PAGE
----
New Oakland apartments push rents higher than other Bay Area cities

Move over San Jose — with an influx of new high-rise apartments, Oakland is now a more expensive city for renters.

Oakland one-bedroom rents rose 5.1 percent last year, edging past San Jose in November as the second most expensive Bay Area city behind San Francisco for apartment dwellers, according to real estate listing site Zumper.

The median price for a one-bedroom in Oakland climbed to $2,470 a month, and a two-bedroom hit $2,990, topping San Jose metro apartment prices in both categories.

San Francisco remained the most expensive city in the U.S., with the median one-bedroom going for almost $3,500 a month, according to Zumper. Year-over-year prices dropped in both S.F. and San Jose. Zumper analyst Crystal Chen said the rise in the Oakland market could be attributed to renters looking to escape high prices in San Francisco.

The higher rents also reflect the surge of new luxury apartment towers going up in Oakland, housing advocates and analysts say. Still missing — the affordable units for middle and low income residents.

In the last two years, about 2,700 apartments have opened in Oakland, according to an analysis of large complexes by Rent Cafe. About 90 percent of new Oakland apartments are considered either luxury or high-end, with some units having modern appliances, sweeping views, high-tech exercise rooms, rooftop decks and fire pits.

Although some buildings offer one- or two-month rent discounts, prices for the new units quickly exceeded rates in older buildings. Rent Cafe found demand for luxury apartments drove up prices in that category by 3 percent during the last year.

The number of high-income renters in Oakland earning more than $150,000 grew by 173 percent between 2014 and 2018, according to a Rent Cafe analysis. But overall, the total number of renters grew just 2 percent during the same period — suggesting high-income renters are pushing out low-income residents.

“The spillover effect caused by the sky-high prices in the metro area’s core city is quite visible, as more and more renters try to relocate to more affordable nearby cities,” said Rent Cafe analyst Sanziana Bona.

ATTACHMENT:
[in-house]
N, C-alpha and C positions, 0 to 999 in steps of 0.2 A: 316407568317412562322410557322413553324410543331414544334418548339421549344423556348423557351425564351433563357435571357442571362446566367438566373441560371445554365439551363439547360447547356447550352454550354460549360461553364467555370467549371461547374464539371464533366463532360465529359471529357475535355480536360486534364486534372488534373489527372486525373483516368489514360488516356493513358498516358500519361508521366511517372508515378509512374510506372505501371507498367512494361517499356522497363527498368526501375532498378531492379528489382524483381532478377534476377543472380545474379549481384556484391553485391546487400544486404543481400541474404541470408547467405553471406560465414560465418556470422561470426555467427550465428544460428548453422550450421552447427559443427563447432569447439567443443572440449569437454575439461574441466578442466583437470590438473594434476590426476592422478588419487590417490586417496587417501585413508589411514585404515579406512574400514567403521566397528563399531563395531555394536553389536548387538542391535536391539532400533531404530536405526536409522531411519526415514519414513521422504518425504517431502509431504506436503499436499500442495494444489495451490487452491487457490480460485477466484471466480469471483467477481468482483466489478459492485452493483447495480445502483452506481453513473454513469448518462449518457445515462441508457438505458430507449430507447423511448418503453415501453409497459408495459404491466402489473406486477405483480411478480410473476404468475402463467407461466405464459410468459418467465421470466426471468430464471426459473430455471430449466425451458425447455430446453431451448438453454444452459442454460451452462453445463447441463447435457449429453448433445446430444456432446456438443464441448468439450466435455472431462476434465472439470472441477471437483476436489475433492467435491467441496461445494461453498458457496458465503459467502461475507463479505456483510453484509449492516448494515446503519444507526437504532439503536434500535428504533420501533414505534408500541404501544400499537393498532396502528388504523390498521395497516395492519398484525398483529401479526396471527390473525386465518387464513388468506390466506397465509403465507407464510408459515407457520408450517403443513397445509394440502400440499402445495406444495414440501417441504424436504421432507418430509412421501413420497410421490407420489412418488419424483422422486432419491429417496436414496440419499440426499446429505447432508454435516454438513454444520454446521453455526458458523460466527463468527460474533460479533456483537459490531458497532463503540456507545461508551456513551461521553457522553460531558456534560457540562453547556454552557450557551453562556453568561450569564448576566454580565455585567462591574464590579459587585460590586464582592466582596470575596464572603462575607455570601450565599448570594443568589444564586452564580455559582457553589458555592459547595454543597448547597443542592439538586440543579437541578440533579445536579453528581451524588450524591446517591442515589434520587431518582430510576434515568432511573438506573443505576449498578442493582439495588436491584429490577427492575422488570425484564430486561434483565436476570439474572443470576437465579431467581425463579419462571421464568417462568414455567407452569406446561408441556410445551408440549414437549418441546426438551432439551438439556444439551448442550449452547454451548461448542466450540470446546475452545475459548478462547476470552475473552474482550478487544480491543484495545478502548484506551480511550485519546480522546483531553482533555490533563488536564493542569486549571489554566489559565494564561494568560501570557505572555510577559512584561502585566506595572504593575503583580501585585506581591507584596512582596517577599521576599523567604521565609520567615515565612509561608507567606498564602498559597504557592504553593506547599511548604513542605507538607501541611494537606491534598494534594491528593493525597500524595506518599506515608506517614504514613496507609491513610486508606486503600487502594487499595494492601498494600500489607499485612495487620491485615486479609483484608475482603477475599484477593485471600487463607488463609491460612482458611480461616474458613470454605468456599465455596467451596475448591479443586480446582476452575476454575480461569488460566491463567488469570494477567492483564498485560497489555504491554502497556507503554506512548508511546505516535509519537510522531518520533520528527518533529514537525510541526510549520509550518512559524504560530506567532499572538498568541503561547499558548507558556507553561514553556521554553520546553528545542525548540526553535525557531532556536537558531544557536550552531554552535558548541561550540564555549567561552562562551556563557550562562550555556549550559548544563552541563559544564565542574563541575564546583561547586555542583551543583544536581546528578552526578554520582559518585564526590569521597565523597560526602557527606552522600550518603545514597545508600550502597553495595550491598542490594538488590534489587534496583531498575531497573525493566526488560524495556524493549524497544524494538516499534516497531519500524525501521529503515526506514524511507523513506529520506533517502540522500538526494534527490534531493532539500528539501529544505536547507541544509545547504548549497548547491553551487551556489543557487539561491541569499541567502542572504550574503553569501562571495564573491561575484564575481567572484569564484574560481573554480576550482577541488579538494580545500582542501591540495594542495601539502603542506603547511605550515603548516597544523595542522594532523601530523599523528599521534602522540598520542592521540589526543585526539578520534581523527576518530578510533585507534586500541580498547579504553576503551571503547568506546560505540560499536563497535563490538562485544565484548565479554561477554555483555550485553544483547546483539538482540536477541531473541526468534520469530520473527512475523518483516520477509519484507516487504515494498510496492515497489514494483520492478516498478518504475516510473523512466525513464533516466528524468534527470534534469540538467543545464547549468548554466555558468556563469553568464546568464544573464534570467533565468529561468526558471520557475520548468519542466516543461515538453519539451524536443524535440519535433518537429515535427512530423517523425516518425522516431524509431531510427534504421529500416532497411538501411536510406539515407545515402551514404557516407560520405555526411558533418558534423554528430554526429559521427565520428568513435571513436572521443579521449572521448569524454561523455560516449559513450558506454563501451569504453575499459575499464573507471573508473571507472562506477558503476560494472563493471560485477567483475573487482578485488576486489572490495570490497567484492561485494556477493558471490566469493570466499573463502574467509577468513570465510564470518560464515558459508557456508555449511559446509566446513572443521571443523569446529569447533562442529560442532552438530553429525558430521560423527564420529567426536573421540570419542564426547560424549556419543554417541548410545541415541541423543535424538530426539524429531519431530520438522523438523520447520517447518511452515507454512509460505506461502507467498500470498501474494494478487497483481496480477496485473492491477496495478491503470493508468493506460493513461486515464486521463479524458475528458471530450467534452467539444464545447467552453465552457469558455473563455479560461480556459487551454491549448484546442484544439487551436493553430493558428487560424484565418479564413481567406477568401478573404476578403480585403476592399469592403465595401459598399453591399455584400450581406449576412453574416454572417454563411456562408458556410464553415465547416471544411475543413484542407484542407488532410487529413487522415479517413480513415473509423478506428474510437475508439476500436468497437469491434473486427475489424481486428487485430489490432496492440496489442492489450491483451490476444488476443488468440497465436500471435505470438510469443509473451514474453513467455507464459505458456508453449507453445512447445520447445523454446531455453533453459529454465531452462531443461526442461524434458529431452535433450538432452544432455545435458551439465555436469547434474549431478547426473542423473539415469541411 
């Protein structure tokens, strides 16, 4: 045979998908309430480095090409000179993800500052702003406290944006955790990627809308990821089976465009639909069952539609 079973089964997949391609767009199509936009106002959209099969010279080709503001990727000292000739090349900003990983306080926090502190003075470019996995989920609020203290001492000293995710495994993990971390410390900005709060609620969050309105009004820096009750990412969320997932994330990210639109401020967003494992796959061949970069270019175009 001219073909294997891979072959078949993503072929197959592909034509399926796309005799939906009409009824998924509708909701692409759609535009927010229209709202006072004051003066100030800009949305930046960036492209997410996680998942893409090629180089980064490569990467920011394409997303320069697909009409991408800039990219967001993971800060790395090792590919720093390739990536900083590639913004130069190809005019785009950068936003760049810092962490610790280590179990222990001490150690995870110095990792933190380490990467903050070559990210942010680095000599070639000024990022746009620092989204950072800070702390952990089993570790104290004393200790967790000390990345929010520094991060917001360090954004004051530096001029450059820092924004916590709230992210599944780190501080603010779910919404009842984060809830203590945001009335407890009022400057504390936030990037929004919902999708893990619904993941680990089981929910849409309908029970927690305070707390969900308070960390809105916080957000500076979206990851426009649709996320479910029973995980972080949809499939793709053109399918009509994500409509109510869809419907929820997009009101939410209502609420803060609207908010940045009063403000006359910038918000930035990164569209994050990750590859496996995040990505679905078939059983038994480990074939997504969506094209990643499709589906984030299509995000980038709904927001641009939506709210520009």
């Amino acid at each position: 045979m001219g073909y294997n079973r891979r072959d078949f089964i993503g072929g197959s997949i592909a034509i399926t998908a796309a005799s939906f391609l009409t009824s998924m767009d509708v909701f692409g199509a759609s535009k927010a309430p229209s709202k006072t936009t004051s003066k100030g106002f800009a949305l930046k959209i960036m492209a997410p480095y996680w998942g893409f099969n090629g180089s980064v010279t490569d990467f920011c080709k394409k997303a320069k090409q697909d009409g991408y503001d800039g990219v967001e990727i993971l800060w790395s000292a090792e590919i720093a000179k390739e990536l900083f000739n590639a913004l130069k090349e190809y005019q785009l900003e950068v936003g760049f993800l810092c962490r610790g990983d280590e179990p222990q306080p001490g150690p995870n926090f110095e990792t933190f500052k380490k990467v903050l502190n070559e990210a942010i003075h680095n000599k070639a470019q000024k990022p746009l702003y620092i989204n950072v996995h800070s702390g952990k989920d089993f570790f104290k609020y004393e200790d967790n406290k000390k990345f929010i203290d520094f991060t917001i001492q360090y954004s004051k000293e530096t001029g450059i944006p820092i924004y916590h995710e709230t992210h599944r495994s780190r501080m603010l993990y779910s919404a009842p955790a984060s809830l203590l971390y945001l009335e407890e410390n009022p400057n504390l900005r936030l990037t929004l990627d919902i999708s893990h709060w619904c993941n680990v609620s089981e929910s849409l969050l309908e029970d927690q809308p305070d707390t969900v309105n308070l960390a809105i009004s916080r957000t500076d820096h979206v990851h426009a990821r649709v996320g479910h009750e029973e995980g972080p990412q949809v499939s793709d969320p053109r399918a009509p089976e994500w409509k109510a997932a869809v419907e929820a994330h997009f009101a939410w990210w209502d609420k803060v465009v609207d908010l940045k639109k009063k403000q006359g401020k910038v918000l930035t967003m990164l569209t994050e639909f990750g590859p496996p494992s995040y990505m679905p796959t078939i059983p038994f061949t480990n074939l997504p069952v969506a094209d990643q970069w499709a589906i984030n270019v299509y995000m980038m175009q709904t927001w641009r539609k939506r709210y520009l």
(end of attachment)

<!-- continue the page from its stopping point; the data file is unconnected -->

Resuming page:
As the high rise building boom has pushed the Oakland skyline upward, long-time residents’ angst over gentrification has grown.

Eduardo Torres, a regional coordinator for Tenants Together, said pressures on low-income residents have been growing in recent years. The renter-rights organization has seen more complaints and pleas from East Bay residents facing evictions and simply being priced out of the homes, he said.

The new apartments and condos have added to the city’s limited housing stock yet driven up prices for long-term residents. “You see more and more families being pushed out to other parts of the state,” he said. “This past year has been very busy for us.”

In other parts of the Bay Area, rents have largely stabilized from the previous year, according to a Zumper analysis. Rents in San Jose fell 1.2 percent to $2,450 for a one-bedroom and remained flat at $2,900 for a two-bedroom. San Francisco rents fell 2 percent to $3,490 for a one-bedroom and dropped 4.7 percent to $4,500 for a two-bedroom.

San Francisco rents are roughly 18 percent higher than New York and 40 percent higher than Boston — the second and third priciest cities in the U.S.

Across the country, apartment costs increased slightly this year. The national average is about half what Bay Area residents pay: The median price for a one-bedroom checked in at $1,230, with a two-bedroom listed for $1,465, according to Zumper.

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